BEIRUT/SIDON, Lebanon: Sitting in front of his restaurant on a bustling street in Hamra, Ahmad al-Baghdadi says he is eager to vote in the upcoming elections, but he’s not talking about the vote in Lebanon later this year – he’s talking about next week’s parliamentary polls in Iraq.
“I’m definitely going to vote,” says Baghdadi, who comes from the Iraqi capital that shares his name.
“We need change. The current government is not doing anything good and has been a failure on many things including security, the economy, and delivering services.
“They’ve been a failure and haven’t done anything. They’ve been in power for nearly a decade and their time is up.”
There are between 30,000 and 40,000 Iraqis currently in Lebanon, according to Mohannad Ghazi, director of the elections office in the Beirut district of Hamra. That figure is based on information taken from the Iraqi Embassy in Beirut, General Security, and various non-governmental organizations that work with Iraqi refugees. Students and business owners also contribute to Lebanon’s Iraqi population.
Ghazi estimated that there were 12,000 to 15,000 Iraqis of voting age – 18 or older – but declined to predict how many would turn out this weekend. The elections are scheduled for April 30 but Iraqis wishing to vote in Lebanon will head to the polls on April 27 and 28. They can vote at five centers located in Beirut’s Hamra, Boushrieh in Jdeideh or Zahrani in the south, with two in Beirut’s southern suburbs.
Some Iraqis on holiday in Lebanon would also be eligible to vote from here, Ghazi added. Iraqis abroad can vote for council members in one of 19 countries and this year more are expected to cast their vote from Lebanon due to fighting in neighboring Syria, which will prevent polling centers from being set up.
To spread the word, the Independent High Electoral Commission’s Lebanon office has placed ads on billboards, trucks and television, and photos of Iraqi Prime Minister Nouri al-Maliki straddle Lebanon’s southern roads, urging expats to vote.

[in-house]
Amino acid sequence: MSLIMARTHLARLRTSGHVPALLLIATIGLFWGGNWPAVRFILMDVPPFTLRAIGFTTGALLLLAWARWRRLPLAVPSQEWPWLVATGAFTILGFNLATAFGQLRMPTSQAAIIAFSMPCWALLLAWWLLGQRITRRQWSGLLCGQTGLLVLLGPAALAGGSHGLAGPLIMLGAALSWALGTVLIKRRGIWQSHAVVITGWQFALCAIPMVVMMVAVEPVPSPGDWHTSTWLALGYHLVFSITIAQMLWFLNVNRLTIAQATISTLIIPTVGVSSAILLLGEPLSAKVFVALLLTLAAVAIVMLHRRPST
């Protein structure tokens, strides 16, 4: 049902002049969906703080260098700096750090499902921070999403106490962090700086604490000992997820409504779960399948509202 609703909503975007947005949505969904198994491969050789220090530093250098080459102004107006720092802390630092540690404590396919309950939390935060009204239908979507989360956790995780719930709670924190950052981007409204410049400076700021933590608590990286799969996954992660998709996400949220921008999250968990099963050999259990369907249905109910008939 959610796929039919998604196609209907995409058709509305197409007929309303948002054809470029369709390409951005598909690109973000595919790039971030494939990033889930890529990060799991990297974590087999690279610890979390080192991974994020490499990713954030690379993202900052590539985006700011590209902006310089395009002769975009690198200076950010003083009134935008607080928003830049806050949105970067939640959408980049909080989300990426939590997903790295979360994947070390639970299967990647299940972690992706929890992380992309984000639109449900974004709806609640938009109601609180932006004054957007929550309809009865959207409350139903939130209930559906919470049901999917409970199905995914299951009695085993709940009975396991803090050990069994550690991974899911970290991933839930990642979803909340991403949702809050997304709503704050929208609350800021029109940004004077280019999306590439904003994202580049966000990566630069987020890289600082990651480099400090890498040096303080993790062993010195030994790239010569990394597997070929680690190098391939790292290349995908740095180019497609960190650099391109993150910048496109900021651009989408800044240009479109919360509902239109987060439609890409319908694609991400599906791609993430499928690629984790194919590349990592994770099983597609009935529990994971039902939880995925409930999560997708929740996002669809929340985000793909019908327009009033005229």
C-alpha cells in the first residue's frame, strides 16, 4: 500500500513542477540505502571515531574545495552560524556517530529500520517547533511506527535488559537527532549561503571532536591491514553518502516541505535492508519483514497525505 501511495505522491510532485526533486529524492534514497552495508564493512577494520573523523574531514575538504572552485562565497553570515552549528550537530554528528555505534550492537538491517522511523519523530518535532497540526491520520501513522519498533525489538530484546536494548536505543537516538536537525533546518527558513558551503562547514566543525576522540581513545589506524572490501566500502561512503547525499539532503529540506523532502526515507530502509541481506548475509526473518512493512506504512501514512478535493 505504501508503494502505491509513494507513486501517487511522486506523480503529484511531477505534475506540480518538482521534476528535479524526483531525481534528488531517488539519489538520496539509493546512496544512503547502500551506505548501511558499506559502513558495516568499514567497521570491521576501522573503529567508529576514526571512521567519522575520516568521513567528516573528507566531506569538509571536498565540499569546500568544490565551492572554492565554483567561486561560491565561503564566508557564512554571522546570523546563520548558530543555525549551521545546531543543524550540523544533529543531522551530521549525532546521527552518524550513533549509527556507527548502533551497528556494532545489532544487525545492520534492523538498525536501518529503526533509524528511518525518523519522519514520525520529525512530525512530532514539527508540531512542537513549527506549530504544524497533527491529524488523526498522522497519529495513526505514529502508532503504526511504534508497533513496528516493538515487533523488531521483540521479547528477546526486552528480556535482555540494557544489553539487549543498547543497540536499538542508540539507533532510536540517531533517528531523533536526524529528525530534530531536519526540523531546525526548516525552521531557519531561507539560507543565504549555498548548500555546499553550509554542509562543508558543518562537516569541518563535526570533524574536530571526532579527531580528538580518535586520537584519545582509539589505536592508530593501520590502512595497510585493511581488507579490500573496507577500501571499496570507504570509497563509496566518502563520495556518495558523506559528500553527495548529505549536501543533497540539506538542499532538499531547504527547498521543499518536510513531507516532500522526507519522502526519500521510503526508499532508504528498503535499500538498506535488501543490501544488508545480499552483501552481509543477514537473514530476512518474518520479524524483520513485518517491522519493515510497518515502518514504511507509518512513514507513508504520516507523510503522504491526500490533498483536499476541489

Baghdadi expressed hope that voting for new parties and leaders would change his country’s current dire situation.
“The ballot box can change things,” he says. He still has family in the Iraqi capital, and comes and goes every four to five months, despite concerns over the safety of his family and himself.
The seats of the 328 members of the Council of Representatives are up for grabs. The council then elects a president and prime minister. At present, the largest bloc in the council belongs to the Iraqi National Movement headed by Ayad Allawi, a former interim prime minister, with 91 seats. Maliki’s State of Law Coalition follows close behind, with 89.
Baghdadi hopes that a newly elected government will lead the country away from sectarianism and partisanship, two developments that he feels have grown under the current regime.
“Twenty years ago things were amazing, but today it’s different,” he says.
Like many Iraqis, he is nostalgic for the days of late Saddam Hussein’s rule. While many lived in fear of his iron-fisted policies, some believe the relative security during Hussein’s unforgiving rule was preferable to the current state of affairs, in which car bombs and explosions are pervasive.
Baghdadi also holds out hopes that a change in council members could decrease foreign meddling.
“We want a liberal and civil state,” he says. “Also, we don’t want to continue being pressured by Iran or Saudi Arabia.”
Another Baghdad expat, Saad Wahib Hasan, says he came to Lebanon just over a year ago. He left his country because of “sectarianism and explosions,” for which he holds his government partly responsible.
“The current government didn’t bring anything to the country,” he says. Much like Baghdadi, Hasan’s primary concern is his country’s security, something that he hopes voting will help to reinstate.
“We should vote. It should be important [for citizens to vote] and to bring security to our country.”
For Baghdadi, voting is the only way to try and bring about change in his violence-plagued country.
He says that while freedom is important, “without security, we are not free at all.”